The following is a Plus Edition article, written by and copyright by Dick Eastman.
What day was that ancestor born? It seems like such a simple question, and yet finding the answer can be surprisingly complex, even when you have the numbers in front of you. Exact dates are often found in death certificates and frequently on tombstones. The problem is that these are often written as death dates followed by the person’s age at death.
Here is a common example:
Here lies the body of John Smith,
Died August 3, 1904,
Aged 79 years, 9 months, 29 days
How do you tell John Smith’s date of birth? You obviously need to subtract 79 years and 9 months and 29 days from the date of death. Simple, right? Well, not as simple as it first appears.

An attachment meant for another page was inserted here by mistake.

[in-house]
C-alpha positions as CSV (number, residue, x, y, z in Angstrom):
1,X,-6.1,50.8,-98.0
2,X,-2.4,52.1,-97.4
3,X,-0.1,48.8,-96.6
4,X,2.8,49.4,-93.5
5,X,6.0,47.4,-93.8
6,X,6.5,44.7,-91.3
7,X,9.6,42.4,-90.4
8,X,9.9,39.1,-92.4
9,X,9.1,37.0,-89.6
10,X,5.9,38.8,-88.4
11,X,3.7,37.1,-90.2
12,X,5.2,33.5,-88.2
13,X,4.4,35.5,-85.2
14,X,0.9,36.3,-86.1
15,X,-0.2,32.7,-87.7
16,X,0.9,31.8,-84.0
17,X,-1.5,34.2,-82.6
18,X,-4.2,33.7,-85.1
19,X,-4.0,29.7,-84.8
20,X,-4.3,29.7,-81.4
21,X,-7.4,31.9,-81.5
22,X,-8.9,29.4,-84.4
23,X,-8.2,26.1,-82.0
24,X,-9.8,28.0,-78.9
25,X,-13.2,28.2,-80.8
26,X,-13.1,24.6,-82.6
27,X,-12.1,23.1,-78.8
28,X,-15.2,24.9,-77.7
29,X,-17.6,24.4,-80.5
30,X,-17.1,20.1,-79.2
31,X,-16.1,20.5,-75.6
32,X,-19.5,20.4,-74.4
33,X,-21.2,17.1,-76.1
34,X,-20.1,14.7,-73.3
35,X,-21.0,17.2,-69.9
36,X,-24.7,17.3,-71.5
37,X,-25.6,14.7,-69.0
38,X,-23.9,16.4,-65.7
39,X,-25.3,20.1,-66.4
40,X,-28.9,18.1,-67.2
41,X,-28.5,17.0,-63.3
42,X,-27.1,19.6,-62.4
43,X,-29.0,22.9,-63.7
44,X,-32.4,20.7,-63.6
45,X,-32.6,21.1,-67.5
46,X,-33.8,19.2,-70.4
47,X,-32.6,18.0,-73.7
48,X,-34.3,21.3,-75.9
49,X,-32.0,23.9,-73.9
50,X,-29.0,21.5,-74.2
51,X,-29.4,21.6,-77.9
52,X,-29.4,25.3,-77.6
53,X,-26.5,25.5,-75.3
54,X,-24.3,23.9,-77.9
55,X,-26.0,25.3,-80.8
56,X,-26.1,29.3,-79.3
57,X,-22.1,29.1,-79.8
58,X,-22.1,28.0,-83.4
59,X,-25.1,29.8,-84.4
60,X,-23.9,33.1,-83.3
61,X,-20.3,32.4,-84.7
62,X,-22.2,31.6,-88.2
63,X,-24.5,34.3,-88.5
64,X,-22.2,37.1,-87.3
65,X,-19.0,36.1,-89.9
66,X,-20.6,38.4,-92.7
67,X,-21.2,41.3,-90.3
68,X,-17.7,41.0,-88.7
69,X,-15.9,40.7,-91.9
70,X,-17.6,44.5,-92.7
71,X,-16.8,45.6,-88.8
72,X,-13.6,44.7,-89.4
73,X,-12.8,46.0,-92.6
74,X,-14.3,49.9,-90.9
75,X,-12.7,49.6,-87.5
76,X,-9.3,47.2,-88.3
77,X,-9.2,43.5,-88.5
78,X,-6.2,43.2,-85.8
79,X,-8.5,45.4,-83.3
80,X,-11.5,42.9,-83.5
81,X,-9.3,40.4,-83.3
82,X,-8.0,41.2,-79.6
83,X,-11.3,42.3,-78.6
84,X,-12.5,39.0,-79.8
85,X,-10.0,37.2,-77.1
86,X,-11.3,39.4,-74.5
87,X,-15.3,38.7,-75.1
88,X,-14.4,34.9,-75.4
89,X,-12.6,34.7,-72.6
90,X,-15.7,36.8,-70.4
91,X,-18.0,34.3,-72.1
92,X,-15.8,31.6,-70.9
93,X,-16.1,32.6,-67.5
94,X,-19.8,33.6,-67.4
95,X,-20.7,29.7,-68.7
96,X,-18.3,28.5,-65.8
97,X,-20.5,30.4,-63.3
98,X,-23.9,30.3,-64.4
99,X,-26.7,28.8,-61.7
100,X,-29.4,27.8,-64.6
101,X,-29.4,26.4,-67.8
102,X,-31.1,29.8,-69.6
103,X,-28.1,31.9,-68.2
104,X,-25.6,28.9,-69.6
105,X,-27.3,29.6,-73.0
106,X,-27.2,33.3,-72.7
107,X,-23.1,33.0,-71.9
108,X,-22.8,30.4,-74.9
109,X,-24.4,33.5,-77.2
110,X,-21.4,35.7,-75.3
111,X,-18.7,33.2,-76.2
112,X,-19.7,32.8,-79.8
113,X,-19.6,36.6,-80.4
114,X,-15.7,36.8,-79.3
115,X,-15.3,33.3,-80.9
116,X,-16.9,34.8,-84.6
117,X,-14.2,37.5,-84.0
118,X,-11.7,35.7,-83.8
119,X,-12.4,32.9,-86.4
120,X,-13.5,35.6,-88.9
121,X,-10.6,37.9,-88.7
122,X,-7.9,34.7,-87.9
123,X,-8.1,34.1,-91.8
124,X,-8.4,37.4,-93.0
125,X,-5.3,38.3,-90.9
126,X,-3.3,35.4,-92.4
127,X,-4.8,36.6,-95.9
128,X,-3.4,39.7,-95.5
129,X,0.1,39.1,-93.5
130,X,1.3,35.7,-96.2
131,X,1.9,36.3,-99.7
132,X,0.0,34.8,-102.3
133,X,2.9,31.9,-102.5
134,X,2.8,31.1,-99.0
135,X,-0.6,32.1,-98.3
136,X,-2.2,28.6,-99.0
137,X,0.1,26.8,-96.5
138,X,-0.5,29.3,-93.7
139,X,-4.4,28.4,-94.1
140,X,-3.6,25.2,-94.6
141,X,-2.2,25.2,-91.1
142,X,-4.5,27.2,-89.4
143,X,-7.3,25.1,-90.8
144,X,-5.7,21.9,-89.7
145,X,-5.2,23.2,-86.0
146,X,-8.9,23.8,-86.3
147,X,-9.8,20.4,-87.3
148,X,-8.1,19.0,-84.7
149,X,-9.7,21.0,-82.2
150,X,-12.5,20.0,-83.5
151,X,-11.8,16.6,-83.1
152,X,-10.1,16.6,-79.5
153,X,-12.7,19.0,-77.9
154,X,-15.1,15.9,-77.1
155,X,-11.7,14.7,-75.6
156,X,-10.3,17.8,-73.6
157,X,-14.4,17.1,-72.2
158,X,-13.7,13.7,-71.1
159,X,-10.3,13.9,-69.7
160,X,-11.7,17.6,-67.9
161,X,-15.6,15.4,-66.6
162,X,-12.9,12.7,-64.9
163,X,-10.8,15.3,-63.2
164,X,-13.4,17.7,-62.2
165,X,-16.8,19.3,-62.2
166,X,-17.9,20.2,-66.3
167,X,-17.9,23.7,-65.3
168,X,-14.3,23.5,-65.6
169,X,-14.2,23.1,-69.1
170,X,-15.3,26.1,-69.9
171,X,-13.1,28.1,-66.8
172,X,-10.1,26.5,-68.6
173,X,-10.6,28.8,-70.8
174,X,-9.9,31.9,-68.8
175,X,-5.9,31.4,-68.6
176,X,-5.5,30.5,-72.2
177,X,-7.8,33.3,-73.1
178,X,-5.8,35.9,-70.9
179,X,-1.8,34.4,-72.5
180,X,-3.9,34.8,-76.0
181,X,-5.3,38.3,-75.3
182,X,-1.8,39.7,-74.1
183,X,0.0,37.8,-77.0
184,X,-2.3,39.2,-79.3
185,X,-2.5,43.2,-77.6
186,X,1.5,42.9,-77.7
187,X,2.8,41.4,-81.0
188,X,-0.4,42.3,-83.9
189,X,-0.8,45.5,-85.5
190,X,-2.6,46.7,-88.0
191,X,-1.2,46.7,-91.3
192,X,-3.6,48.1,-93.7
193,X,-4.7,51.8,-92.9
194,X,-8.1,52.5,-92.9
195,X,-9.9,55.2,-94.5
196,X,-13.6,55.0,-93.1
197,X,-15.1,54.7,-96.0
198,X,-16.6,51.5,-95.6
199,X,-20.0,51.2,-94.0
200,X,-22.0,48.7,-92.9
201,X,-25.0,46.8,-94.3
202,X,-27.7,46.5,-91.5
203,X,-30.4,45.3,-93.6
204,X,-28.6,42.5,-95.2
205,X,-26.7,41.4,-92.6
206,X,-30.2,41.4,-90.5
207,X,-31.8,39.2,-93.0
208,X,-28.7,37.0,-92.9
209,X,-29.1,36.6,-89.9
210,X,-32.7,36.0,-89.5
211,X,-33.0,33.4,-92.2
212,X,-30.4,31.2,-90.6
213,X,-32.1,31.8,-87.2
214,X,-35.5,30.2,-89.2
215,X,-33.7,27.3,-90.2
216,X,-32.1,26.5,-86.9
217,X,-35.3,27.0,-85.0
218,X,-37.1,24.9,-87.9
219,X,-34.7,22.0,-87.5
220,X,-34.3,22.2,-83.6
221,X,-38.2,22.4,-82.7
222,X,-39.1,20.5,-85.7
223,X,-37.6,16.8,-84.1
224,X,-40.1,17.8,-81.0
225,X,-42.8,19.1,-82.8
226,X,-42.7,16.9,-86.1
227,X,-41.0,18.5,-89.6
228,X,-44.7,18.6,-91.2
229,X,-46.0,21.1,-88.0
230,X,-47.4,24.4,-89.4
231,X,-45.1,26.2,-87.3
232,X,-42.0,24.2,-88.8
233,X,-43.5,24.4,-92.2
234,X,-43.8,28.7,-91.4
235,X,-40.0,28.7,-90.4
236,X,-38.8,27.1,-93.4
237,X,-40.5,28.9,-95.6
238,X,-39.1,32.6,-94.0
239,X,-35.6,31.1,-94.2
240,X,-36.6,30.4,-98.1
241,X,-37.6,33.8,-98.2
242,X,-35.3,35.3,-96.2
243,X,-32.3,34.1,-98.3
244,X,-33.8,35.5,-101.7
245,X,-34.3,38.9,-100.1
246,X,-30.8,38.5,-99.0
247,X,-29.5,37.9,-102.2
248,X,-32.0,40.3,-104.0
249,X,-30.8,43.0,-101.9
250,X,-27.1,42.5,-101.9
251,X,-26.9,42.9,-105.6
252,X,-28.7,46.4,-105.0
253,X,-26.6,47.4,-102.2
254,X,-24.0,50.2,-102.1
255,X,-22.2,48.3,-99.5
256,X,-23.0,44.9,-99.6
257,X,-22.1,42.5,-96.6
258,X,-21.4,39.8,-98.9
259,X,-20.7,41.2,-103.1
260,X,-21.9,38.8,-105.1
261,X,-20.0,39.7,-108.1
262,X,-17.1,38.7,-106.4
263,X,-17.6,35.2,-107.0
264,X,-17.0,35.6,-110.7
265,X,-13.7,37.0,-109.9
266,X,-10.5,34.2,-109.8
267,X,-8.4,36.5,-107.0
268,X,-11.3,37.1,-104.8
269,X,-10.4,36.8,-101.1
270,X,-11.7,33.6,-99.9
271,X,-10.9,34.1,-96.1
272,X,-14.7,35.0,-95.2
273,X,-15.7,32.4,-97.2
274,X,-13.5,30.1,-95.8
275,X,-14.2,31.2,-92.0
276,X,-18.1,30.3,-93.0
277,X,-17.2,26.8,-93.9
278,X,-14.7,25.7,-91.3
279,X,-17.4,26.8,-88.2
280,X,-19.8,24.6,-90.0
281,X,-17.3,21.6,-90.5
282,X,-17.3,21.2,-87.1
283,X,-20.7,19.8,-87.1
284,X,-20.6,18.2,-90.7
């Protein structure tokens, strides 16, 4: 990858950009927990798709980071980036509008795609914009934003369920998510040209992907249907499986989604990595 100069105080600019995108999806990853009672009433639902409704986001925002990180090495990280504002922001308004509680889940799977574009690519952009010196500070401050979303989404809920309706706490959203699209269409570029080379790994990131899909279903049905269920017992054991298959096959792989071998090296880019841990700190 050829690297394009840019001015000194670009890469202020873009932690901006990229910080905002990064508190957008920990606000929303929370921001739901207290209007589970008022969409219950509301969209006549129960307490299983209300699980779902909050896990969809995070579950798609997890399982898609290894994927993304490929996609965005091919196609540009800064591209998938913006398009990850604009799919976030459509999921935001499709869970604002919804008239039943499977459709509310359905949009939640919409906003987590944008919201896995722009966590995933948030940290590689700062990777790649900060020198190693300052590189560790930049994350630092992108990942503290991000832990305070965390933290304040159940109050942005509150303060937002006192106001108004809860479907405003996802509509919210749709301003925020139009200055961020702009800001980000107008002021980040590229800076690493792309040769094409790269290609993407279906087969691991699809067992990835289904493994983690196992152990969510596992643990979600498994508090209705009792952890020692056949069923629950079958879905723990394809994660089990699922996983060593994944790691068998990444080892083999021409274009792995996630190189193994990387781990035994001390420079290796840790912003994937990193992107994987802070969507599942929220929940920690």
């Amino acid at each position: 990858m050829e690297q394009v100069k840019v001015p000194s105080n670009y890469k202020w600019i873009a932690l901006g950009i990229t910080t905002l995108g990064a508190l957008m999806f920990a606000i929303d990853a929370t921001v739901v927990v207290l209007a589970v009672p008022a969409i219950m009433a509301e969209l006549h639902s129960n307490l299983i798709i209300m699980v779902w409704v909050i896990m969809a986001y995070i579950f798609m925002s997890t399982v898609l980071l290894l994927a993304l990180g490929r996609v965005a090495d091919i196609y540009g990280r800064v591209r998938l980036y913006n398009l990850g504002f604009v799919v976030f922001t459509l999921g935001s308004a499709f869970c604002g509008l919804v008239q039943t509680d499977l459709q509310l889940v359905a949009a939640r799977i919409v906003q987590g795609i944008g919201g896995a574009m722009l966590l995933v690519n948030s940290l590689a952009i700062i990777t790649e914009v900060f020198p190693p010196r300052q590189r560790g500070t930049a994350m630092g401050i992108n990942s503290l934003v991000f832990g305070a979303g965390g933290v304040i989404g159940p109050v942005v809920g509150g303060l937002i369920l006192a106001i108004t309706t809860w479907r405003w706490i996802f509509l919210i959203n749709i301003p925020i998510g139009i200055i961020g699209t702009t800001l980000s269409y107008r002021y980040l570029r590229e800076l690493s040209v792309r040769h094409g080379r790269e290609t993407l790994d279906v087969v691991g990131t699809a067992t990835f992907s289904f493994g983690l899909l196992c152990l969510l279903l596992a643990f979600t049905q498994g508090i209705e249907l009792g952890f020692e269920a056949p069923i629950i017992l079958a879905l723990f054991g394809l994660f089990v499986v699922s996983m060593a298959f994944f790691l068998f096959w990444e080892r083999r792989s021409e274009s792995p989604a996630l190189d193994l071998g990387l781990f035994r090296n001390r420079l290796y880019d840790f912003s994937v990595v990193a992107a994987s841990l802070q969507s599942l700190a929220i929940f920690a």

First, was it a 31-day month or a 30-day month? Or was it 28 days or 29 days in the case of February?
Next, you have to calculate in Leap Years. Everyone knows that Leap Years occur every four years; but did you know that there is an exception every 100 years? And, just to complicate matters more, there is an exception to that exception every 400 years? Then there is the issue of which calendar was in use. Was it the Julian calendar or the Gregorian calendar?
There are easy solutions to the question.
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